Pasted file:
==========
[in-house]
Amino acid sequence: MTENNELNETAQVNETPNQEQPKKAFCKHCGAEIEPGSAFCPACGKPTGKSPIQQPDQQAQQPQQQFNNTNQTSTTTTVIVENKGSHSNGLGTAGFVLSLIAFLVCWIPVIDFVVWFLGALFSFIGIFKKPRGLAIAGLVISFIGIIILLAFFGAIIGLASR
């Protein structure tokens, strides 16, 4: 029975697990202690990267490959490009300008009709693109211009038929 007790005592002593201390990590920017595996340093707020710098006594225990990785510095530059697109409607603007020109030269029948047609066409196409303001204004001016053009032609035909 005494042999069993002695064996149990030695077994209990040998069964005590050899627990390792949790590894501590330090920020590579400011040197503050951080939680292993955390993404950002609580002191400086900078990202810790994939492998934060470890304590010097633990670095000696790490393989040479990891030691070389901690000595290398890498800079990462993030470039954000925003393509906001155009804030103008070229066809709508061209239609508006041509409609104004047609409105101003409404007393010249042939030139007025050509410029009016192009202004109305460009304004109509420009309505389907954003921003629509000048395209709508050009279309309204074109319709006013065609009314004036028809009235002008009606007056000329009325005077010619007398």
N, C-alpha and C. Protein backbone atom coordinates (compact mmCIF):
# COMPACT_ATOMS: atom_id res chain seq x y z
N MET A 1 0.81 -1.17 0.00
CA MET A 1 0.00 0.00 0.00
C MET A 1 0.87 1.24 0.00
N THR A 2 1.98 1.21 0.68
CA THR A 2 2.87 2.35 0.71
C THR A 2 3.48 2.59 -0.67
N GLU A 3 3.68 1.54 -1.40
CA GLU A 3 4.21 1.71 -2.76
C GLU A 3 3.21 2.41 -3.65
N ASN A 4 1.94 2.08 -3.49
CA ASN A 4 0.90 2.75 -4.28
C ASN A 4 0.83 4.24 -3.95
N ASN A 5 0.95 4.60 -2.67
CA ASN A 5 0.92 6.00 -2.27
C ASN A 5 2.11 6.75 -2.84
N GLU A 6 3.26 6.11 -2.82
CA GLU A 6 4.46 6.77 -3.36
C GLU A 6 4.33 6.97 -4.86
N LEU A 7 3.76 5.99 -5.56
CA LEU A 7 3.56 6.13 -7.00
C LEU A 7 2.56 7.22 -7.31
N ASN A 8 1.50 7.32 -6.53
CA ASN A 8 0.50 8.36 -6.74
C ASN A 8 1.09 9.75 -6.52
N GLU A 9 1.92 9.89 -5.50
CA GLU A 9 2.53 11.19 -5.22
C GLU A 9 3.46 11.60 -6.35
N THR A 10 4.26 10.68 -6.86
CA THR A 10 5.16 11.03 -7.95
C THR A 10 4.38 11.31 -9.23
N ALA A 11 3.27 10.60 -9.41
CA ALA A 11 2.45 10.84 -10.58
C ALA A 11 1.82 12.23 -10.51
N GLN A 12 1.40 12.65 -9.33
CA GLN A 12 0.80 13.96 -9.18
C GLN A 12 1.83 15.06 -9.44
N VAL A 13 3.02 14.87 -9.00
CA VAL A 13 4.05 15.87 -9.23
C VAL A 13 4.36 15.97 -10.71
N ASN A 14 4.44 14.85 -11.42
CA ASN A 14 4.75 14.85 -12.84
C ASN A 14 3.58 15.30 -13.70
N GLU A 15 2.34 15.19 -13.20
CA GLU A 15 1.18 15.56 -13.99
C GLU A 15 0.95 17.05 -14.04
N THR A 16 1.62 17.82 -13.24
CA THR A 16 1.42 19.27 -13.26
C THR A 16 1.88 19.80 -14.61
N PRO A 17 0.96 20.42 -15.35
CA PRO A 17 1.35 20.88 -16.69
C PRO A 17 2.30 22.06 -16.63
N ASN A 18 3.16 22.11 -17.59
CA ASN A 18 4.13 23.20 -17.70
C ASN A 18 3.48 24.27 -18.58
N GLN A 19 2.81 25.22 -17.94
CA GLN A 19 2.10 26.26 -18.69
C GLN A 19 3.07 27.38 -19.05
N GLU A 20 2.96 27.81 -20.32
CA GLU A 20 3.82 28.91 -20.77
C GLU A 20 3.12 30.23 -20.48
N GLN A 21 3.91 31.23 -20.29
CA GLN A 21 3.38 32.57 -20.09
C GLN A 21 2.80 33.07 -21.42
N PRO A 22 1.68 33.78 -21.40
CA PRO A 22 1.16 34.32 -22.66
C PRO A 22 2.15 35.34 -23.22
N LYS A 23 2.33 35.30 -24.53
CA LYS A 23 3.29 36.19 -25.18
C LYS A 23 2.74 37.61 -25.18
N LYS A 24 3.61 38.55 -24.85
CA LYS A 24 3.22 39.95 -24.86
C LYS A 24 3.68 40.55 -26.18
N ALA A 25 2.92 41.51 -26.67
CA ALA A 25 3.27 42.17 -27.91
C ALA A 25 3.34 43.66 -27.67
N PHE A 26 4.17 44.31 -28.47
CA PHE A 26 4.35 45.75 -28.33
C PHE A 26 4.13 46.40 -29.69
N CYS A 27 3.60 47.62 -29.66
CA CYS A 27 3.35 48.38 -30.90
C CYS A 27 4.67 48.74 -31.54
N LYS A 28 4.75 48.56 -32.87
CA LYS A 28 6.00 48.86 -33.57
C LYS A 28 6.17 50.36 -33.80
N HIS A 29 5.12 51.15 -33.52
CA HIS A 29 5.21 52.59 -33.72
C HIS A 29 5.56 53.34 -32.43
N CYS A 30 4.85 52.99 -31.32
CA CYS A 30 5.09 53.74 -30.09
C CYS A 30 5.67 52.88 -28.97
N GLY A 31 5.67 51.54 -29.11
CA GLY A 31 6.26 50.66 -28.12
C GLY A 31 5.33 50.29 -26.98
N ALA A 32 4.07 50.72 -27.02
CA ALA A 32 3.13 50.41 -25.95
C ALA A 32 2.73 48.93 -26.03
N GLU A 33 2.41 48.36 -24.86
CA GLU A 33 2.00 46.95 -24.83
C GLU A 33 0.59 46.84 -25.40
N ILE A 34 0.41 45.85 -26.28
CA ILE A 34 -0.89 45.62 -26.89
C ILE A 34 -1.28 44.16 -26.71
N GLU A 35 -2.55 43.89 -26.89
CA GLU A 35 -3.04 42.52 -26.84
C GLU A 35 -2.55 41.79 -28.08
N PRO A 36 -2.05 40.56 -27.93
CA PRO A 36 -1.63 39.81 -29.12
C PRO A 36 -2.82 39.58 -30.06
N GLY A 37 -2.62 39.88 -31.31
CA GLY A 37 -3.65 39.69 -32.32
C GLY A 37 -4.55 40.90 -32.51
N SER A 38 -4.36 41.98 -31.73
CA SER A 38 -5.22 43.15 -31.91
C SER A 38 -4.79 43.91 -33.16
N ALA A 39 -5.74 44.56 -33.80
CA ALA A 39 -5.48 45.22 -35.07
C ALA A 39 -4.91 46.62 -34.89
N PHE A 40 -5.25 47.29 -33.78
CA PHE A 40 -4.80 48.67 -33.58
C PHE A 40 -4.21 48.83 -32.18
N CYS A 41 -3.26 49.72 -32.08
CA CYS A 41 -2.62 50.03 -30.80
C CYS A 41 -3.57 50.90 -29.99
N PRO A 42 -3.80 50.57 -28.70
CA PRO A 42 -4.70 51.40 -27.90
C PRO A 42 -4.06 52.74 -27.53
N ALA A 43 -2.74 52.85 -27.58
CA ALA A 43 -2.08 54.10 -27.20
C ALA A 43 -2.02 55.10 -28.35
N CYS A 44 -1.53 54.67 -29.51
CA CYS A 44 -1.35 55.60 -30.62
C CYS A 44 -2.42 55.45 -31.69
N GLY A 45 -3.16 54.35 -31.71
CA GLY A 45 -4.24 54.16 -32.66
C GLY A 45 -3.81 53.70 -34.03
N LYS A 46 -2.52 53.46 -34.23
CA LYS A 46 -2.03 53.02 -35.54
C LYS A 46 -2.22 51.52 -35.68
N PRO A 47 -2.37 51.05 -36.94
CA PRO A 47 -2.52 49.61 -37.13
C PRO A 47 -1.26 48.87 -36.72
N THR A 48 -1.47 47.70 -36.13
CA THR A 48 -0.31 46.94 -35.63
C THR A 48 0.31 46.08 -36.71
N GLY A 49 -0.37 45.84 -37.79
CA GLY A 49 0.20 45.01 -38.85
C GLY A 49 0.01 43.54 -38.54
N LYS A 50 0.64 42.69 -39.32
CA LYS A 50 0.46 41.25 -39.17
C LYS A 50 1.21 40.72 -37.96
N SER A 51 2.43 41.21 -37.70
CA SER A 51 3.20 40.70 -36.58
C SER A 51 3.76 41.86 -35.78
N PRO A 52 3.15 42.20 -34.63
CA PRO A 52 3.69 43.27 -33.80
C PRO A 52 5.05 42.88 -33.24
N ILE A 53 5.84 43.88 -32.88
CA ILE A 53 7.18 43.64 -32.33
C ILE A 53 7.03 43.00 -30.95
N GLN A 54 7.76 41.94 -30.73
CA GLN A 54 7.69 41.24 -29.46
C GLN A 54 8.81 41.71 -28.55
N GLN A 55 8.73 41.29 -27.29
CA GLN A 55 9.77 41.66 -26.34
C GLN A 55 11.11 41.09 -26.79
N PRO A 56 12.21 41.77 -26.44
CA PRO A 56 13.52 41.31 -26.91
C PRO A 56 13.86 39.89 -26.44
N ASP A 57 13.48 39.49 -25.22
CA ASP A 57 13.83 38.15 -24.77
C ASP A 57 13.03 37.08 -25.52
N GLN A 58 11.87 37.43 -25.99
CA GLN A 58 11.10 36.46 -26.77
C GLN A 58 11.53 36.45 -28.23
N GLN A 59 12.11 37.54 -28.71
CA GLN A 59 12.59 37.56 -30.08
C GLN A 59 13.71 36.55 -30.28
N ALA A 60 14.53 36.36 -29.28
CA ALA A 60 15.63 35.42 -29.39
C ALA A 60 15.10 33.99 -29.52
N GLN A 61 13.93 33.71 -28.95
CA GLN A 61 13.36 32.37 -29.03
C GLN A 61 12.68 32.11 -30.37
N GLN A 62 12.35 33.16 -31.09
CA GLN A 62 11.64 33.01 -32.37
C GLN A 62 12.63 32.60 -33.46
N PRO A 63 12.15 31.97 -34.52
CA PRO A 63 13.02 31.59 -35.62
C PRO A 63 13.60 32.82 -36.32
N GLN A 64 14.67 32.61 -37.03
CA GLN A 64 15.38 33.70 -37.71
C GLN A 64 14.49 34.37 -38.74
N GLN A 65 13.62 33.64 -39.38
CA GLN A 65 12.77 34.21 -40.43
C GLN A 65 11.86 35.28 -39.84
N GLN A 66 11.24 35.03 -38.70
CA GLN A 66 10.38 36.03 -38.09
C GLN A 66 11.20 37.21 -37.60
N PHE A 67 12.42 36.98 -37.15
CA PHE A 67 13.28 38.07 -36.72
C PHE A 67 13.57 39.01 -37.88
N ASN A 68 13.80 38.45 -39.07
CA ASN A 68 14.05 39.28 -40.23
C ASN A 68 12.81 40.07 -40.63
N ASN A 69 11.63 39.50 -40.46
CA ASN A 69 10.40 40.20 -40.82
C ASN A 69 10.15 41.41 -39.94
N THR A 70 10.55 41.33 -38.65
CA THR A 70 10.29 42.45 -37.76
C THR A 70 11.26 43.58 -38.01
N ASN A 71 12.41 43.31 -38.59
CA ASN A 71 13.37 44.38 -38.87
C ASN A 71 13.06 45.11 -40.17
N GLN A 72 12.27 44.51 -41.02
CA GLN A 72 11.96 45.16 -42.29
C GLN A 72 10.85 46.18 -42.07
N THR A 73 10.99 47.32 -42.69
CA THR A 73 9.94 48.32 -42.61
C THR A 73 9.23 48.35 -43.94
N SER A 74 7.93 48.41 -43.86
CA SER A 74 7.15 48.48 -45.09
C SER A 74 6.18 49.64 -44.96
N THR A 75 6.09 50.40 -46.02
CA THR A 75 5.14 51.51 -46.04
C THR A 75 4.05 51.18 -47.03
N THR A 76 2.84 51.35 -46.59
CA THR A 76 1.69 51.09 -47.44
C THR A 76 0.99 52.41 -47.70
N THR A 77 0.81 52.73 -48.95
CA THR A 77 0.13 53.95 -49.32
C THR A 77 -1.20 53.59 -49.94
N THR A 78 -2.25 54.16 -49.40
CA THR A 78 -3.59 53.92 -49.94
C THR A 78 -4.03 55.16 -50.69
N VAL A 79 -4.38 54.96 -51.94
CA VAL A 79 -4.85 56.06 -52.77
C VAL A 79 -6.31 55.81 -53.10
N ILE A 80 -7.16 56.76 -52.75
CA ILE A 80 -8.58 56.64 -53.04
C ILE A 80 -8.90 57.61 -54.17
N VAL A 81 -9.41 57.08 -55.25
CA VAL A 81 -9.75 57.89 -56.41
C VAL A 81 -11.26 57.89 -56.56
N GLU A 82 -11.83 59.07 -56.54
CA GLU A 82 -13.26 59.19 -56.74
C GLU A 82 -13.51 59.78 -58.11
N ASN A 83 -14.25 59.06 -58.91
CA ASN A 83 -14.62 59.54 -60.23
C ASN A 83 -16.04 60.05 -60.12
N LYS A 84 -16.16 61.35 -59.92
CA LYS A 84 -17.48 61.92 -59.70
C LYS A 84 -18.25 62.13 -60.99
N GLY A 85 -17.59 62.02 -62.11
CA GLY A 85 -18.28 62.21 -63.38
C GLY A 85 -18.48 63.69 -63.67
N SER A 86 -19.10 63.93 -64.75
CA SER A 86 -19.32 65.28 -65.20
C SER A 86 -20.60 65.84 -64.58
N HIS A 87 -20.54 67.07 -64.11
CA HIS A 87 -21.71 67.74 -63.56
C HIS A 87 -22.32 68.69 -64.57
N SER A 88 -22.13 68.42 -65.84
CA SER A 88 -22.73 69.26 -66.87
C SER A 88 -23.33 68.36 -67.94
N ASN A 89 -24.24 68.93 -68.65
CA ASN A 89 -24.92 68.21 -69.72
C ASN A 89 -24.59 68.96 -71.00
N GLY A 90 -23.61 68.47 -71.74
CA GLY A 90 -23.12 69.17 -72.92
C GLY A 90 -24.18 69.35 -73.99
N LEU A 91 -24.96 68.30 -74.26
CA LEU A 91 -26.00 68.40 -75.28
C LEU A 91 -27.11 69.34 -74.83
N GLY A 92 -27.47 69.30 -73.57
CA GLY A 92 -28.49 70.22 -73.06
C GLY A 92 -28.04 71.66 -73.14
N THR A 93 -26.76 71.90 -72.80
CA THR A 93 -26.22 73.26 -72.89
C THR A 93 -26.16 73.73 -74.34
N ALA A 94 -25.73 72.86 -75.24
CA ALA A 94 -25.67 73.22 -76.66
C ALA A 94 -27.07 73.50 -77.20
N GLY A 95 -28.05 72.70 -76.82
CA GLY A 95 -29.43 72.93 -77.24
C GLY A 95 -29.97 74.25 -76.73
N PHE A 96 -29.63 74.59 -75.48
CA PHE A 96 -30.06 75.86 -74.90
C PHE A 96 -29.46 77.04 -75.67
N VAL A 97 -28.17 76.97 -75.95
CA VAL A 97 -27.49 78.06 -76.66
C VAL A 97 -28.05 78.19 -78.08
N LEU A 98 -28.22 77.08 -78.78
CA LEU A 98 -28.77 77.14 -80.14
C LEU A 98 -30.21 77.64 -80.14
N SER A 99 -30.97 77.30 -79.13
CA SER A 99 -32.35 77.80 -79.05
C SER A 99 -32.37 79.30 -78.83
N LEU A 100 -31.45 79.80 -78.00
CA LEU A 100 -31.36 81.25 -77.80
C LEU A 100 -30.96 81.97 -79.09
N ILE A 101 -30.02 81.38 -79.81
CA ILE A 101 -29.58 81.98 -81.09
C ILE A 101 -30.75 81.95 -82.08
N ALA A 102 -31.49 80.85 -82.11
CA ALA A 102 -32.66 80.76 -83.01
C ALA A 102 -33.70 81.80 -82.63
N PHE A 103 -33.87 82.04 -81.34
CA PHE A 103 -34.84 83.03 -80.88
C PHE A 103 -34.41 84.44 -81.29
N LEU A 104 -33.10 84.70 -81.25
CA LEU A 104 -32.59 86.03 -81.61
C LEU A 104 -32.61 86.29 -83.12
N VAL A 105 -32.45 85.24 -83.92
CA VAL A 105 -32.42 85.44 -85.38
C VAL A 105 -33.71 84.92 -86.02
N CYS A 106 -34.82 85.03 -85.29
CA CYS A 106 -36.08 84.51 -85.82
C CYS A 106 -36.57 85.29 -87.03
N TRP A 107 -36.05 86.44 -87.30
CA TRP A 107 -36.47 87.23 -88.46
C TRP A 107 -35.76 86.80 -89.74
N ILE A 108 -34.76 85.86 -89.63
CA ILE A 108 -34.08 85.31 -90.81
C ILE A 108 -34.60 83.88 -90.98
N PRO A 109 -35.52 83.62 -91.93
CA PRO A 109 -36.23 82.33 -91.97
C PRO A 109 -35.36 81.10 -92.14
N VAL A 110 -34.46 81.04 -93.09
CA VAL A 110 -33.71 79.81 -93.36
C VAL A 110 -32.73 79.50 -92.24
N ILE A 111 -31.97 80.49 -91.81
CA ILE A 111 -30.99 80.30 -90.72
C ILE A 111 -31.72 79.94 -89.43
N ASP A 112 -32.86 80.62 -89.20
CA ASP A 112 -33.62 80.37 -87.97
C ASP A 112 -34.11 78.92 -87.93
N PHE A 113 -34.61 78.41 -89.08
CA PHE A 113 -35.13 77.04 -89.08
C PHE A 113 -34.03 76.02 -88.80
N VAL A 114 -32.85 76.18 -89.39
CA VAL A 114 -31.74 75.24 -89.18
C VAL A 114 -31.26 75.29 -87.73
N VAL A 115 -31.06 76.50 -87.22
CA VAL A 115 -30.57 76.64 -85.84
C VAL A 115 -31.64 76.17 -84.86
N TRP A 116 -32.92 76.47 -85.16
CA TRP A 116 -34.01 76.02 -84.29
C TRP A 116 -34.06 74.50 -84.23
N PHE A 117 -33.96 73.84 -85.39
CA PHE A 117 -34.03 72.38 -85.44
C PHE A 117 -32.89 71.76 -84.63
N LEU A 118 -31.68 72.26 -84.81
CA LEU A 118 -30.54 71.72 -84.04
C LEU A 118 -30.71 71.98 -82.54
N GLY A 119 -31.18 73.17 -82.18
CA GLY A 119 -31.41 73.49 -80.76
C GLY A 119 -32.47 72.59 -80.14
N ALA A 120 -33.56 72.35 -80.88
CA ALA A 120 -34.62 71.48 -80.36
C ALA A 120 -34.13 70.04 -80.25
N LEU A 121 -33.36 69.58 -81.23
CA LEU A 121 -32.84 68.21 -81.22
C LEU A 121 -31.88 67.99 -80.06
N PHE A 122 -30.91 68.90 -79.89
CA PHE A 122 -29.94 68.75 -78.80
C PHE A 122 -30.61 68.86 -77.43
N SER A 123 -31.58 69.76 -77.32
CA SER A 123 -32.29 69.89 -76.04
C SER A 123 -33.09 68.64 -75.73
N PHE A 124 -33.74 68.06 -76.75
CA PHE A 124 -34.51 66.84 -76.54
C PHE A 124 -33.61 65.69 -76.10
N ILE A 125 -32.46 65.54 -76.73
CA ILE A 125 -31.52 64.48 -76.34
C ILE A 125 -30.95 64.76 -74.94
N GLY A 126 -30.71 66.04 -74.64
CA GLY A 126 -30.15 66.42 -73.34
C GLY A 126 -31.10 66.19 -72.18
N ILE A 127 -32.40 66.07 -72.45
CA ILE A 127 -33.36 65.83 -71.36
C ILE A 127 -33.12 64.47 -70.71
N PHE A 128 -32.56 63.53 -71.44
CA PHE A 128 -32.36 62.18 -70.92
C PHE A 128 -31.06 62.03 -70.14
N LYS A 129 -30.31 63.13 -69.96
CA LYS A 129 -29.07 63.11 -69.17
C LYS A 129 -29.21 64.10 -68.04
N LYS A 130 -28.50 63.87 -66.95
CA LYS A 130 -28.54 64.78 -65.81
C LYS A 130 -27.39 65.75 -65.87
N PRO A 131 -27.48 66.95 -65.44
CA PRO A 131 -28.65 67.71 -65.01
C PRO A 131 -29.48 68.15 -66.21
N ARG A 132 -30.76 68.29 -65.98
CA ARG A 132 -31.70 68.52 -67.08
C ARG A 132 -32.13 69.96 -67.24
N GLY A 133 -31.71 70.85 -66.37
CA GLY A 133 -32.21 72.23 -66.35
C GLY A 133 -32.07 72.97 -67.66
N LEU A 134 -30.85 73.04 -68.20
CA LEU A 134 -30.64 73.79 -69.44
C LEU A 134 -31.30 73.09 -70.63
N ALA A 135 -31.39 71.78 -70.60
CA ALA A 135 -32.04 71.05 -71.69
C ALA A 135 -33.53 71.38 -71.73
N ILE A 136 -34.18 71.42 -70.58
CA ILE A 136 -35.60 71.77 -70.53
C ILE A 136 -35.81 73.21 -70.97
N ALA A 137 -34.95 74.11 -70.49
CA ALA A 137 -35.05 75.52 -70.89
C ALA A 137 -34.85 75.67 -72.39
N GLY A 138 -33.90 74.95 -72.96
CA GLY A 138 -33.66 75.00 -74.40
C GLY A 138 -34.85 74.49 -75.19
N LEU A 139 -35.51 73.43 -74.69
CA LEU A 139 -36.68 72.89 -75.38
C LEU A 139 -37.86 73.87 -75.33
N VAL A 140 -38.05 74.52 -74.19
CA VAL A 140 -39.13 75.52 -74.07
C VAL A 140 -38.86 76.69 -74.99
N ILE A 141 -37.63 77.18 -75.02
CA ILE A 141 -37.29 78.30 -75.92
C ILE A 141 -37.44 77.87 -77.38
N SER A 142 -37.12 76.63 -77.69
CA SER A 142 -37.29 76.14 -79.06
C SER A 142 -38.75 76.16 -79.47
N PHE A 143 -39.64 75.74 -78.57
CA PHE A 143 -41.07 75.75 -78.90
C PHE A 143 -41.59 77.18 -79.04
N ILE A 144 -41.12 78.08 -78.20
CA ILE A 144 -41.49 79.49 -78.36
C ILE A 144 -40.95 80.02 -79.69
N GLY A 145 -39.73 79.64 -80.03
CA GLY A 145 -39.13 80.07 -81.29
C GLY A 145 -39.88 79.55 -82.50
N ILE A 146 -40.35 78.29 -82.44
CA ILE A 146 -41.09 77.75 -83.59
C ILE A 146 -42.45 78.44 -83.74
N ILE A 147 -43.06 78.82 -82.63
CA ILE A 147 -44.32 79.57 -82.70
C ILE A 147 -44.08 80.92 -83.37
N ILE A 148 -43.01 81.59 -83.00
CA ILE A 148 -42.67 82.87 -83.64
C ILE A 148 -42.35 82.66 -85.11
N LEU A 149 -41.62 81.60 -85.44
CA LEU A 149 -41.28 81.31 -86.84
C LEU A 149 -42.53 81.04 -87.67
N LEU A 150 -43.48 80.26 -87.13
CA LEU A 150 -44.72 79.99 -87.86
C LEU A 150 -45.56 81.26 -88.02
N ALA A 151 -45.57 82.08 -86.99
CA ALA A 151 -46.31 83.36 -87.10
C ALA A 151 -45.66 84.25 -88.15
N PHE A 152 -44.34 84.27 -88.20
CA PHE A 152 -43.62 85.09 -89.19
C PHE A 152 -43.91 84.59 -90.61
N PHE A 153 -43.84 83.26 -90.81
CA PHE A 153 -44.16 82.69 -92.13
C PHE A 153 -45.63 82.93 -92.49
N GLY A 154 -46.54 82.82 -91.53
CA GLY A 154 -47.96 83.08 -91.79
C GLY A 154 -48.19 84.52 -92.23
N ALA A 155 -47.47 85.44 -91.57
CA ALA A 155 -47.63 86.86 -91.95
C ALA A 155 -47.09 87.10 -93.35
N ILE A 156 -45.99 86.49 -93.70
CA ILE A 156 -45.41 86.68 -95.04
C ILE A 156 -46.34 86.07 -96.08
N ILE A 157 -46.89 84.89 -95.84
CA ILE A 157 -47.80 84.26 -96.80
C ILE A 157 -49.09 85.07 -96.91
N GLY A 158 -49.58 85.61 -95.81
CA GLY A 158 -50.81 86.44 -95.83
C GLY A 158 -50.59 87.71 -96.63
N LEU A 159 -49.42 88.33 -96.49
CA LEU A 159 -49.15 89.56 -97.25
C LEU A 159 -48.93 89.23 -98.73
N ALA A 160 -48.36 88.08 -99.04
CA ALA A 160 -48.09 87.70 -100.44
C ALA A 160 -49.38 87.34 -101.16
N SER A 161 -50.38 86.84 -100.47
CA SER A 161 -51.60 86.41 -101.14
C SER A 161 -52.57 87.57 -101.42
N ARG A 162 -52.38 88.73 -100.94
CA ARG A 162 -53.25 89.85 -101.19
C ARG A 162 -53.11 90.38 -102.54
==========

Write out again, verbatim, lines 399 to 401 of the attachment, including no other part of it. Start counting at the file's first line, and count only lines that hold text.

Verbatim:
N ARG A 132 -30.76 68.29 -65.98
CA ARG A 132 -31.70 68.52 -67.08
C ARG A 132 -32.13 69.96 -67.24